CLAREMONT — School and city officials joined representatives from the Boston Bruins organization and Red River Technology at Claremont Middle School on Wednesday to celebrate the completion of a fully-renovated, three-room Industrial Arts Center funded through a science, technology, engineering and math (STEM) lab grant program created by Red River and the NHL team.
The project, whose construction took place over the summer, converted vacant spaces in the school’s lower level into three state-of-the art classrooms for instruction in technology education, computing and the fine arts. The classrooms have been newly retiled, repainted, furnished and equipped with a bevy of advanced tools, including a laser cutter, a 3-D printer, a kiln and pottery wheels, radio and film equipment, a smart board and computers.
“It’s what the kids and teachers deserve,” said Superintendent Michael Tempesta. “What excites me the most is the creativity that’s happening down there. This place is such a hotbed of creativity right now . . . and we just want to keep that going.”
Claremont Middle School is just the second recipient of the STEM Lab Challenge grant, which Red River and the Boston Bruins created in 2018 to help schools in New England enhance their learning opportunities utilizing advanced technologies. The partners awarded the first grant to the Sparks Academy, a public middle school in Lawrence, Massachusetts.
Claremont Middle School was awarded the grant in 2019, beating out approximately 60 schools across New England.
“We were so excited because our corporate headquarters are here,” said Gina Burke of the Red River Charitable Foundation. “The Boston Bruins were in full support of it going here.”
Dan McGee, chief executive officer of Red River, credited Claremont resident and school board member Rob Lovett for helping Claremont win the grant.
Lovett, who also works at Red River, nominated Claremont Middle School and applied for the grant on the district’s behalf.
“Rob is not only deeply connected to Claremont but to Red River, so he sees how we work,” McGee said. “So he was able to put the right pieces of messaging into that [application], which really resonated with the Bruins and Red River.”
This celebration was arguably as much about the fruits made reachable through partnership and collaboration as the center itself, according to officials in attendance.
The partnership between the entities, including the two organizations and the City of Claremont, grew over many years, McGee said, noting Red River relocated to Claremont because of the relationship it built with city officials such as Claremont Business and Planning Director Nancy Merril, as well as the partnerships that led to the revitalization of the Mill District, which today houses Red River, the Common Man and, in the spring, a Chinburg-owned apartment building with 87 market rate apartments.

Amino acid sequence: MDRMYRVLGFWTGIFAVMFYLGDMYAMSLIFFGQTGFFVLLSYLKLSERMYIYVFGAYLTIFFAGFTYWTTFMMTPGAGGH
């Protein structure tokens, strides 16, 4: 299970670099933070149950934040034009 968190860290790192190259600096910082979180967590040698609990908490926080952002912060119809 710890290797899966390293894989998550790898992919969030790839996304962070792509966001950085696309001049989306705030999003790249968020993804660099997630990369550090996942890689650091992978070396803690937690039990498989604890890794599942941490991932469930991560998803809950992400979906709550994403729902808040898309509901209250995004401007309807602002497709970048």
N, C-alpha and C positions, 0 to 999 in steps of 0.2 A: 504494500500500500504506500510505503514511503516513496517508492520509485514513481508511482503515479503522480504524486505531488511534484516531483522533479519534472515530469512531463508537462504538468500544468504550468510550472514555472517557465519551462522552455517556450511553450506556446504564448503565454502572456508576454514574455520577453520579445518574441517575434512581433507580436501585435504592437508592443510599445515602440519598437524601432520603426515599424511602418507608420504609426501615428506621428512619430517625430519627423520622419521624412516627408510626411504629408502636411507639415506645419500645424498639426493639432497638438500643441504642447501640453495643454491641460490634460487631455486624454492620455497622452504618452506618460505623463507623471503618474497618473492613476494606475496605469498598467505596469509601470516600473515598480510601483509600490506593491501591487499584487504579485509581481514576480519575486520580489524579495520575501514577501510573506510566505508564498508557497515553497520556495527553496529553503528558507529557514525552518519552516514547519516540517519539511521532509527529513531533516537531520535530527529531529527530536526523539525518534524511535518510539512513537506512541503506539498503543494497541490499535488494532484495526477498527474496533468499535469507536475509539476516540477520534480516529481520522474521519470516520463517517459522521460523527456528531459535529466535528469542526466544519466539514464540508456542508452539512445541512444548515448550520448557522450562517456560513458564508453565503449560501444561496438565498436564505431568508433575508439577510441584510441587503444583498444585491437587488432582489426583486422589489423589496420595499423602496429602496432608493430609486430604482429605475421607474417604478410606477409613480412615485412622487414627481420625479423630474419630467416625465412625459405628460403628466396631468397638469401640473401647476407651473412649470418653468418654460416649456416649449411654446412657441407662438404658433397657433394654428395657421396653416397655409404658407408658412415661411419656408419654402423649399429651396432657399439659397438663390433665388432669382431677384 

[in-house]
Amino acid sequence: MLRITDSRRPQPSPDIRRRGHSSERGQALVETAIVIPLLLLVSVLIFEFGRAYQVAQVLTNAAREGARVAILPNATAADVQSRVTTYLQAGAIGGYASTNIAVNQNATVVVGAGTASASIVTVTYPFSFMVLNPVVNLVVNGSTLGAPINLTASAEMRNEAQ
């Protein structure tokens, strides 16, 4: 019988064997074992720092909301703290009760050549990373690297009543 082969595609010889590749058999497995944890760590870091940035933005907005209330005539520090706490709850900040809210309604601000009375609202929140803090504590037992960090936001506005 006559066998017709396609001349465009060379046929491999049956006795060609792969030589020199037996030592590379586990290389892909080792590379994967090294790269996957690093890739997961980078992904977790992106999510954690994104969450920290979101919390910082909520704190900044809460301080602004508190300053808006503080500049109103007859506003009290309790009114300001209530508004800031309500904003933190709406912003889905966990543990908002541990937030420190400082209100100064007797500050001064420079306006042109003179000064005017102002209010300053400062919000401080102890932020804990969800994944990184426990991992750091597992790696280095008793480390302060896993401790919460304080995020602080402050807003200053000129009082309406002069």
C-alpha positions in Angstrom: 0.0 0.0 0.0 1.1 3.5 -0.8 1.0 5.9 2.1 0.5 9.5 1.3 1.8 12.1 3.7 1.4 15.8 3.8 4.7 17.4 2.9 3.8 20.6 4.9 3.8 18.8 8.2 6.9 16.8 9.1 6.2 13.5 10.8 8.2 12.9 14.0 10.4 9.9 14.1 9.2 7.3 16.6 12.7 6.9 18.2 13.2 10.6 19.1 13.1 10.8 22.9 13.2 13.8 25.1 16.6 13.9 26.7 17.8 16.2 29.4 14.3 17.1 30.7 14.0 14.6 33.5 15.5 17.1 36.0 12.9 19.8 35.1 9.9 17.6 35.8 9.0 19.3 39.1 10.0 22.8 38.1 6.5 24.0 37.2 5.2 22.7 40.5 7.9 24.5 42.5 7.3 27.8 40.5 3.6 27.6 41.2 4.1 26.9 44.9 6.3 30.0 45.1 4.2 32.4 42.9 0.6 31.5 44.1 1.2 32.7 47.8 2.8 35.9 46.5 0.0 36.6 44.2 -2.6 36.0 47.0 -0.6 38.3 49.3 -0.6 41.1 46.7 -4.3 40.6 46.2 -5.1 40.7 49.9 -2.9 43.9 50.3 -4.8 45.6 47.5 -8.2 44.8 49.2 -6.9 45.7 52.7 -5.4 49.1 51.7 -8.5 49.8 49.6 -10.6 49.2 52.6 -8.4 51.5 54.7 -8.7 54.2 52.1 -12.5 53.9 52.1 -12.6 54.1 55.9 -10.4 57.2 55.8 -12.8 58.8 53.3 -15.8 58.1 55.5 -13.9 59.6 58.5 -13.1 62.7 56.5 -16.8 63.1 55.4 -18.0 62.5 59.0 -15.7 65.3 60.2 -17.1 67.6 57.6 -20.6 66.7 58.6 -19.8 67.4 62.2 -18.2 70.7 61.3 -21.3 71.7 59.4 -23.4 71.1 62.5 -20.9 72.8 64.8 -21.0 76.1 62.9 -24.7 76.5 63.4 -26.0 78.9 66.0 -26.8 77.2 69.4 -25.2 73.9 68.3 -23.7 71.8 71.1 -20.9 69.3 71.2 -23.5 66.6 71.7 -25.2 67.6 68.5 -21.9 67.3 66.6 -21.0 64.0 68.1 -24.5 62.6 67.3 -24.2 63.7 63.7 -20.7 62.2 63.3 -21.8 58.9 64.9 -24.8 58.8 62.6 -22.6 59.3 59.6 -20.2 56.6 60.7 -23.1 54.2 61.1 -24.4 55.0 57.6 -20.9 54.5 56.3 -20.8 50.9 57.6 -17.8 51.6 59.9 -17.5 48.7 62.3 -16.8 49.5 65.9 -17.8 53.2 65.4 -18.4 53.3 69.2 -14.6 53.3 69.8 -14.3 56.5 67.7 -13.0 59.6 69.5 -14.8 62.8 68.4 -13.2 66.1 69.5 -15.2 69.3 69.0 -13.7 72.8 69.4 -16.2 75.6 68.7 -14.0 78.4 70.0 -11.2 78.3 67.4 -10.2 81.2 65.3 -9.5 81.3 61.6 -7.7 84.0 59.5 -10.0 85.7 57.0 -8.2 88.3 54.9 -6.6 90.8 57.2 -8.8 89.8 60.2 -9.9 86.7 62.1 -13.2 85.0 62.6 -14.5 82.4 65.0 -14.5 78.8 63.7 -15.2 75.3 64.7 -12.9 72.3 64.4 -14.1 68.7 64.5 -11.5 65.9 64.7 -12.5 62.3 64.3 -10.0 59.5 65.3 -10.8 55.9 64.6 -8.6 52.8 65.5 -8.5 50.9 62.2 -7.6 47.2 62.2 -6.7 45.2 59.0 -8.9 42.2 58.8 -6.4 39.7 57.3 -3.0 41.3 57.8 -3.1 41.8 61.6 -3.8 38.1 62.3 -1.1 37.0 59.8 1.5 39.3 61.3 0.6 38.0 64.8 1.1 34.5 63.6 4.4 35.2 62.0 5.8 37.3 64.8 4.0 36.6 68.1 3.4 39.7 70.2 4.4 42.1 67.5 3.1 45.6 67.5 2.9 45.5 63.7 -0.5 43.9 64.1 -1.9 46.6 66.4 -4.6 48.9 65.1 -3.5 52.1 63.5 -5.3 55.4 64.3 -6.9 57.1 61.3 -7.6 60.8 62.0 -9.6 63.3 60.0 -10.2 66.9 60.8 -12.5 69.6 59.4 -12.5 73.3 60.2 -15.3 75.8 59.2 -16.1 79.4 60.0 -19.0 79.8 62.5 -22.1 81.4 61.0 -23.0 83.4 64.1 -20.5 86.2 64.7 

“The change taking shape [in Claremont] is real,” McGee said. “There is revitalization and economic growth and there is educational uplift that is occurring with all this other good business that is happening.”
McGee also praised Red River’s long-running business and philanthropic partnership with the Boston Bruins, saying many of their charitable projects were only possible through collaboration.
“Partnerships is really what it’s all about,” McGee said. “I don’t think schools can do it by themselves. Cities can’t do it by themselves. Certainly Red River can’t and the Boston Bruins organization can’t.”
Claremont Mayor Charlene Lovett said this partnership brought the type of technology that Claremont schools have long sought but struggled to acquire, “not for a lack of desire but a lack of funding.”
“We knew that access to the right technology would shape students’ interests and abilities and prepare them for career fields, some of which don’t yet exist,” Lovett said. “Unfortunately, in a community with a limited tax base, state of the art STEM and STEAM labs were not financially feasible.”
A tour of the classrooms, where seventh graders worked diligently on an array of different projects, illustrated the diversity of learning opportunities available.
In the tech-ed lab seventh grader Jeremiah Van Alstyne, 12, crafted decorative pencil holders, each individually shaped from tools including a lathe, chisels, sandpaper and a wood-burning torch for an aesthetic coating.
“This one is for my brother, which looks like a scroll because he likes mythological stuff,” Alstyne said. “This [other] one is a baseball bat, which I made for myself.”
In the computer lab students worked independently on projects using iPads. Isaac Garrow, 13, was using Garageband, a music studio application, to add a new layer of bass to his music composition.
In the art room Brandon “Brendon” Garner, 13, and Matthew Howard, 12, had finished their contribution to a collaborative project based on the artwork of Jen Stark, a conceptual artist known for her bold integration of colors and psychedelic patterns to create lively or naturalistic effects.
Howard said he finds digital art-making tools difficult to control, though bringing technology into the art room is ideal for finding and sharing ideas with one another.
Computer Education teacher Alex Hill said the center not only enables students to understand and evaluate more advanced tools, but has bolstered offerings in afterschool programs such as the Art Club, which has grown in popularity during the pandemic.
“Right now the kids are desperate for anything after school,” Hill said. “Because they haven’t been able to be here as much in the last two years, they are dying for that connection. So all of our clubs have been filled to capacity.”